Unicef report: Around one-third of low-income urban families still hesitant over Covid-19 vaccine

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A nurse holds up a dose of the AstraZeneca Covid-19 vaccine at the World Trade Centre Kuala Lumpur May 5, 2021. ― Picture by Ahmad Zamzahuri
A nurse holds up a dose of the AstraZeneca Covid-19 vaccine at the World Trade Centre Kuala Lumpur May 5, 2021. ― Picture by Ahmad Zamzahuri

KUALA LUMPUR, May 11 — Aside from the ongoing struggle to make ends meet, a United Nations Children’s Fund (Unicef) Families on the Edge Report has revealed that just over two-thirds of low-income urban families want to be inoculated with the Covid-19 vaccine.

The report pointed out that despite 93 per cent of parents from a sample group of 500 low-income families admitting to vaccinating their children, only 63 per cent said they would be taking the Covid-19 vaccine, with fear of side effects being the main worry.

The remaining 12 per cent was outright against the vaccine with 25 per cent of respondents on the fence, with the report underscoring the importance in boosting awareness on the need for the Covid-19 vaccine.

“Among those who do not want to take or are unsure, a majority are worried about the safety of the vaccines (60 per cent) and its side effects (78 per cent),” read their report.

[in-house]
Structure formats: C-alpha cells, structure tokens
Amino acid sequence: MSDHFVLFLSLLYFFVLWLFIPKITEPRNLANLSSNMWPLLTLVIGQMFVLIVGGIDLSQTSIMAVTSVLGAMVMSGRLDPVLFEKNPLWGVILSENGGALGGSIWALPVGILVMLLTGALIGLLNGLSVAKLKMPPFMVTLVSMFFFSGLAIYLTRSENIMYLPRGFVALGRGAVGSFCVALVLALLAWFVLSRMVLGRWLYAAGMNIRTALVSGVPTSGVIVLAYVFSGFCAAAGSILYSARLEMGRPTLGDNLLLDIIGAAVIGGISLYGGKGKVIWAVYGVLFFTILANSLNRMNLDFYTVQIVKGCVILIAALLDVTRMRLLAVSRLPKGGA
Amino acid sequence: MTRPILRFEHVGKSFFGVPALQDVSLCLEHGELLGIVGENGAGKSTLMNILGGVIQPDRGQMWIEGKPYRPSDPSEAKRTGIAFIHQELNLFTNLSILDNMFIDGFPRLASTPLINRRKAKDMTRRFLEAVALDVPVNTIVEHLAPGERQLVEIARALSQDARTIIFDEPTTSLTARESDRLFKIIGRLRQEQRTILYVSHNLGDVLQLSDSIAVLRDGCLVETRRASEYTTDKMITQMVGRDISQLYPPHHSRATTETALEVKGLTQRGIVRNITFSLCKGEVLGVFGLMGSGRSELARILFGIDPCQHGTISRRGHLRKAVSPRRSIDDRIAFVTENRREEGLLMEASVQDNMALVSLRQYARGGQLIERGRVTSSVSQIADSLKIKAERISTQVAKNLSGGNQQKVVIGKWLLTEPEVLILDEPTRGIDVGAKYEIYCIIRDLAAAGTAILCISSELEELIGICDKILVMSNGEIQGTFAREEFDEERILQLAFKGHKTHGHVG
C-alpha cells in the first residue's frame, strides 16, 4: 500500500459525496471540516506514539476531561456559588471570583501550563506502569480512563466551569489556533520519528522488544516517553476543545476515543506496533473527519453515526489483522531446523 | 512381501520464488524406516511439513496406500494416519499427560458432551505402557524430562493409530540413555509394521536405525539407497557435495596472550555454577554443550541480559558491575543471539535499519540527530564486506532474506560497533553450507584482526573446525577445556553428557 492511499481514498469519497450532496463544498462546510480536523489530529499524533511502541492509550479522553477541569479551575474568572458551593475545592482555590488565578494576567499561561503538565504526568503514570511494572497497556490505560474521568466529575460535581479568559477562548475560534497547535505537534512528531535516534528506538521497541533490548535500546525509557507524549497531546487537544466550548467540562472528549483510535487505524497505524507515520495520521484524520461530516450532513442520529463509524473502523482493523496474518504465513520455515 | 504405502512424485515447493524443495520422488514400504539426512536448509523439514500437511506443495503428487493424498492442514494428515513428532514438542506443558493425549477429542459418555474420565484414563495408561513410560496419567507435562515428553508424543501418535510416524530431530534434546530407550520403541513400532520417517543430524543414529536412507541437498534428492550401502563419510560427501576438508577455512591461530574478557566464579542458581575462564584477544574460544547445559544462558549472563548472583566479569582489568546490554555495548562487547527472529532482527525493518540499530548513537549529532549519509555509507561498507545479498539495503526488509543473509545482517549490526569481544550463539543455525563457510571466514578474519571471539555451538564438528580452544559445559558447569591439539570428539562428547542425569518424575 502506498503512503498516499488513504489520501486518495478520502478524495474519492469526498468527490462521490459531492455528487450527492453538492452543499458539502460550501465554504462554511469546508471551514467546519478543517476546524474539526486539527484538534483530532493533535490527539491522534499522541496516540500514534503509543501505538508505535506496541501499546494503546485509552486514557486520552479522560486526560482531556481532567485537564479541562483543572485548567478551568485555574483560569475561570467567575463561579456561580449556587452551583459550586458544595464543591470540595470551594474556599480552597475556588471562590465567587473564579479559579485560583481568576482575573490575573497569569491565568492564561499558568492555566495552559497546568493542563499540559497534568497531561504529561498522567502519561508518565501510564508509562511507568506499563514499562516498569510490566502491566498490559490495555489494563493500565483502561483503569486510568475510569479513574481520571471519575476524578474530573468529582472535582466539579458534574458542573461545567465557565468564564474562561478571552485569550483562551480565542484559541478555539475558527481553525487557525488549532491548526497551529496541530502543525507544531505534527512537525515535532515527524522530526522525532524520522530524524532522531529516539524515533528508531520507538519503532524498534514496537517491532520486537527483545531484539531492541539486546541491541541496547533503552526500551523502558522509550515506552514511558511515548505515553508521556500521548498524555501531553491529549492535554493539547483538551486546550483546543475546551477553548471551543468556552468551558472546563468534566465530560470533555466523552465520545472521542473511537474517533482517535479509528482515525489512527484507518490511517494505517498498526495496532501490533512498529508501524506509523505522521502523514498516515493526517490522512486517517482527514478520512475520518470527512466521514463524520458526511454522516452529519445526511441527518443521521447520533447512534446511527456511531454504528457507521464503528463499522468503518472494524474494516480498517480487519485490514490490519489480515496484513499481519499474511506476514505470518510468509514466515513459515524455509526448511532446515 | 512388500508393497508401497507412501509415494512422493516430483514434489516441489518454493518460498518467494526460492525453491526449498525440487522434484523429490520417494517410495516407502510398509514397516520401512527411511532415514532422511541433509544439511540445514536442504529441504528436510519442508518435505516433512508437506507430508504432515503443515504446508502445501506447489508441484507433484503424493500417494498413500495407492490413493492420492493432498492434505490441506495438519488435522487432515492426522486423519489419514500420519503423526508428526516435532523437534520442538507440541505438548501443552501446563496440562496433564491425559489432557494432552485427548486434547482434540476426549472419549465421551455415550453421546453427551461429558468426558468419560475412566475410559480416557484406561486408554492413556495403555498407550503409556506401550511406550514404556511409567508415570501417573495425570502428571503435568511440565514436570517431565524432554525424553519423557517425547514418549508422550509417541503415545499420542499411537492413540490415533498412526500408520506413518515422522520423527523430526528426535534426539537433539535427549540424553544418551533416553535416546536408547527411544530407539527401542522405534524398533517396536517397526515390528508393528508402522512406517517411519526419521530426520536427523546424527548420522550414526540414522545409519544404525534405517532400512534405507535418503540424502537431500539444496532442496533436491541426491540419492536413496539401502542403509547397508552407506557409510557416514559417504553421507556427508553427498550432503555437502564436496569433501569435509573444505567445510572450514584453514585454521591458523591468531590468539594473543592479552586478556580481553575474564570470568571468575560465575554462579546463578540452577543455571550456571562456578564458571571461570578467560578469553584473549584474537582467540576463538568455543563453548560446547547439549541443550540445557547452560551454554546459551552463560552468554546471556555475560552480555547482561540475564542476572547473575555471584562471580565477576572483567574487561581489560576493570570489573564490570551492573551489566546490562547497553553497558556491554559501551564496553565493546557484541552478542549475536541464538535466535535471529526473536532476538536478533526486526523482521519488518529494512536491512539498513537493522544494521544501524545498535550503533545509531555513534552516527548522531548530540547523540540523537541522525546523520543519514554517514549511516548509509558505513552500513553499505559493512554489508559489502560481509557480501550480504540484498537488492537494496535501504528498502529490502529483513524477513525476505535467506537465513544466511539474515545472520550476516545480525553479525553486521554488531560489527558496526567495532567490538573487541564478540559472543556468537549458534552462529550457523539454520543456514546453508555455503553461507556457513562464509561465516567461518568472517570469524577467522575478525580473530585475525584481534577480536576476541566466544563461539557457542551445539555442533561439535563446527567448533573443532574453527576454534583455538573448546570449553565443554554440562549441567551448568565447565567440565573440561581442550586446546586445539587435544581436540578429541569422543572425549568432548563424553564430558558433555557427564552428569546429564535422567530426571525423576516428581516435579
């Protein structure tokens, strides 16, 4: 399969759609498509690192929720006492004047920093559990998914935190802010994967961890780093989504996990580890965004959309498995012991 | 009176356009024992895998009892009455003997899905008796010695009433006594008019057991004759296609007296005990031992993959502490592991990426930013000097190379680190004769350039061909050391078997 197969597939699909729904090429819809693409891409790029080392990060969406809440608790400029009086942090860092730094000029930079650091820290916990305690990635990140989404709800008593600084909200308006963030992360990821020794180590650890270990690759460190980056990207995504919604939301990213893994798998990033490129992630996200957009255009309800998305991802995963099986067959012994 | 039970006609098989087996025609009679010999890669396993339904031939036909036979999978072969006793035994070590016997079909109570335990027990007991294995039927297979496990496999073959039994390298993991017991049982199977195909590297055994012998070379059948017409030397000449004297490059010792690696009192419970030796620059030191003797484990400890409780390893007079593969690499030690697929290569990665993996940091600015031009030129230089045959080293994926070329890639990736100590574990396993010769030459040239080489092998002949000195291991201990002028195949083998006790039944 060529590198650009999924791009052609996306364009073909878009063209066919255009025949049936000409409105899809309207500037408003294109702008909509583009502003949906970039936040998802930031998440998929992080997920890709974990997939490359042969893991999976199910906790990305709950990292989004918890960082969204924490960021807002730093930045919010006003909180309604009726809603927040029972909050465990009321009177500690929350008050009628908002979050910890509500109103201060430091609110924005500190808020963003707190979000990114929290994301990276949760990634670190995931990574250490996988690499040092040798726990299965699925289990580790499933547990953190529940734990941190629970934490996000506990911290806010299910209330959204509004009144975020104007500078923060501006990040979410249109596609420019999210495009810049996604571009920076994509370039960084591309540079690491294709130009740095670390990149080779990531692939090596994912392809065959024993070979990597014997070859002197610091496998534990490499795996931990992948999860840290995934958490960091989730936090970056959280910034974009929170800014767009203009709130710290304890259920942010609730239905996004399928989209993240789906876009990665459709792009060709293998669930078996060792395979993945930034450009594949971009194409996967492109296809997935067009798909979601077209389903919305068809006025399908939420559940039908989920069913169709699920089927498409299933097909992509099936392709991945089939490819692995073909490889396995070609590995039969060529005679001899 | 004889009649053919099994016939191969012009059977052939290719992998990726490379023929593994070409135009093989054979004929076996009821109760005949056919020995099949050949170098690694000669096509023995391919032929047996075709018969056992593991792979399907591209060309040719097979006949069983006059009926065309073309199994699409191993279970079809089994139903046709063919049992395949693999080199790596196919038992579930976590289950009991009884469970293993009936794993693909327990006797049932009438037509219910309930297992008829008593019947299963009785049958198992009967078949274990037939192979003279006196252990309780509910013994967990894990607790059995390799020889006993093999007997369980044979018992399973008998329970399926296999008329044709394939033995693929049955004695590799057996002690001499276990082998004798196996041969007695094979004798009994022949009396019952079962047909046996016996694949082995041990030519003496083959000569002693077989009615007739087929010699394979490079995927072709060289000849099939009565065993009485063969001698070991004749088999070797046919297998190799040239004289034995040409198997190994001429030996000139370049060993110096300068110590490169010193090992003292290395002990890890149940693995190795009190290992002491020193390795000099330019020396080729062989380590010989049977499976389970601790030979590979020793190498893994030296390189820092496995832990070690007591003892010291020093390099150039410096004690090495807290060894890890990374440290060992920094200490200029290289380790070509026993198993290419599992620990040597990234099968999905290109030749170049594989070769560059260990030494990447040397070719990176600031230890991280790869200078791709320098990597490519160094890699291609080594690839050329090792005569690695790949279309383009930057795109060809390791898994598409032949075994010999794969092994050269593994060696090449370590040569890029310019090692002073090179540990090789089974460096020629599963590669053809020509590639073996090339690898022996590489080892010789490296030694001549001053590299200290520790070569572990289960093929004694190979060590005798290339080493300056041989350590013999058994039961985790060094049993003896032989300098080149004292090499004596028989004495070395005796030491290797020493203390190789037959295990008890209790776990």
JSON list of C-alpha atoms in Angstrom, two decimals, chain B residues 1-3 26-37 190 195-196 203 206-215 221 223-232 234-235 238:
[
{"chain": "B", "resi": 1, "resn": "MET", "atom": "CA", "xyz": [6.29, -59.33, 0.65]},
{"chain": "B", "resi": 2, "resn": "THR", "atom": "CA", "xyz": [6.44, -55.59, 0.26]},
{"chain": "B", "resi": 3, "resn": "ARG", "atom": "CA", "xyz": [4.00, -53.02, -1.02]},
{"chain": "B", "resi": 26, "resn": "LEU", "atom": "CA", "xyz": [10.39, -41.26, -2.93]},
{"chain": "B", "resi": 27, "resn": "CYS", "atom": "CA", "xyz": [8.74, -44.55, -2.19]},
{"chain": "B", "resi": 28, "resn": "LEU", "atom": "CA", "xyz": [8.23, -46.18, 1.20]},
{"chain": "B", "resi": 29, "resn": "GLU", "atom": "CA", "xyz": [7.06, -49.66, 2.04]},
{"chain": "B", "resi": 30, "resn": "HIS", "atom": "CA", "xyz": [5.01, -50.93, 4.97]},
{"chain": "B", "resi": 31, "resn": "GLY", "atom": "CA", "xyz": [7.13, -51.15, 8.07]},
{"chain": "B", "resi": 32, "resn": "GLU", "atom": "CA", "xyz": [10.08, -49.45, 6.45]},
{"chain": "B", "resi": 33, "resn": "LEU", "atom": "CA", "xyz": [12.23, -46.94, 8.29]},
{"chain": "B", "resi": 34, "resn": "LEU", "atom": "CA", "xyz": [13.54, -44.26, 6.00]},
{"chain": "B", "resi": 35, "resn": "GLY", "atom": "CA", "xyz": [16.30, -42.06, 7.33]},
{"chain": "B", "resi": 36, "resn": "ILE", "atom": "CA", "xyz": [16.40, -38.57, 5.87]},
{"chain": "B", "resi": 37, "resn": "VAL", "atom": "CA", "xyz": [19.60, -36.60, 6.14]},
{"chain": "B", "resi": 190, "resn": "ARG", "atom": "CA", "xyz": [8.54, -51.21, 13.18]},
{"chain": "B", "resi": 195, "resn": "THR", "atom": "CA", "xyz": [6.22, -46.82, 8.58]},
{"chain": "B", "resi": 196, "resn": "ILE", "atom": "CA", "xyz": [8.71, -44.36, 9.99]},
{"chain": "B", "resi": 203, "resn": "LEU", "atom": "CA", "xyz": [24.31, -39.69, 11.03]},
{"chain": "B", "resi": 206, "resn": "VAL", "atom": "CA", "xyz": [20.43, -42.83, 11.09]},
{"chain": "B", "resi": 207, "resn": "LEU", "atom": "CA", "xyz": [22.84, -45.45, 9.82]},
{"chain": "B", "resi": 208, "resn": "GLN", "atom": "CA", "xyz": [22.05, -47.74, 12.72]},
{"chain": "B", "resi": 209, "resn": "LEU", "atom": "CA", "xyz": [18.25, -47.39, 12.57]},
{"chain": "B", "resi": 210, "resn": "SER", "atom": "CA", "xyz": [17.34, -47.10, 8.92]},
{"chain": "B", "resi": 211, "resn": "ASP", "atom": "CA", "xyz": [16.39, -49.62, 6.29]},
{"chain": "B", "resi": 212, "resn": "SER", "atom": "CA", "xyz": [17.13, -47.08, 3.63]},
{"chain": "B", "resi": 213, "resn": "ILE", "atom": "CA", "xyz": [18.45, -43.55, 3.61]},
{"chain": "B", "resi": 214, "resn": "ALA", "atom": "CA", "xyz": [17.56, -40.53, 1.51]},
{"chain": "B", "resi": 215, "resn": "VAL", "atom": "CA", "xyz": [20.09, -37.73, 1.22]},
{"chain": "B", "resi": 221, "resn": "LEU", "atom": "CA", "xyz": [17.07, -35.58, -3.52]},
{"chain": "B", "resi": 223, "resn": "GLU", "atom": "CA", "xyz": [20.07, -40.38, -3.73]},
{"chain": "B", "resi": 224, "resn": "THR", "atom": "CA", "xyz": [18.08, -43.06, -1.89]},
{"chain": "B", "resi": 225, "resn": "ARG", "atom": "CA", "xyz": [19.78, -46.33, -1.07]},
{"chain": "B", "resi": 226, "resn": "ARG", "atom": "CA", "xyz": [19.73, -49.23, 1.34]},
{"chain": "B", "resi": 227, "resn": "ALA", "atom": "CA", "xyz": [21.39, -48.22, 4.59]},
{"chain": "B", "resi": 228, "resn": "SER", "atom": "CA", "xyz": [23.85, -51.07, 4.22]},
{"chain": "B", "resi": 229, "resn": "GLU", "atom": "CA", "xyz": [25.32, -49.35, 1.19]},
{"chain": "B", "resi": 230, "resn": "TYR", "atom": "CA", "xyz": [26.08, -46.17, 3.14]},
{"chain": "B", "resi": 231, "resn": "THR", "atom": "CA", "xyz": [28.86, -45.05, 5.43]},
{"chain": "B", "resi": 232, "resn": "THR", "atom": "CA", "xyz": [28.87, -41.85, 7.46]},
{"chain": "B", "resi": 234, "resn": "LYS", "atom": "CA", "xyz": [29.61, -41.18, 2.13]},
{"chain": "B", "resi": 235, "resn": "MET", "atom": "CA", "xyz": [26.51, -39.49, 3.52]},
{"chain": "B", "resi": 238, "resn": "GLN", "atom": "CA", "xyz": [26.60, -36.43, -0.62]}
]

Other reasons for hesitance towards the vaccine cited in the report include those who doubt the efficacy and the actual contents of the vaccines, those who feel a vaccine is not needed, a minority who are pregnant or suffering from a form of chronic illness, while a small number also took on the wait-and-see approach.

Among other points raised in the report was how some heads of households in these low-income urban families are still struggling to secure jobs with unemployment rates still high, their lack of access to government assistance further compounding their struggles to cover costs of basic essential needs.

Also observed were the struggles by children transitioning to online classes, with 88 per cent of respondents saying they relied on smartphones to provide online content for their children and only 35 per cent with an appropriate device.

Children also suffered from being lost in lessons, struggles in comprehension and with more than half of parents saying their children have already lost interest in studying.

Women and mothers were also on the receiving end of these urban poor households, with many subjected to prolonged emotional and physical exhaustion, and the bleak economy not aiding their situation and stress levels.

Respondents also admitted having a bleak outlook of the future, with many expecting a lack of employment opportunities in the foreseeable future, with only 37 per cent of respondents optimistic about securing jobs in the future.

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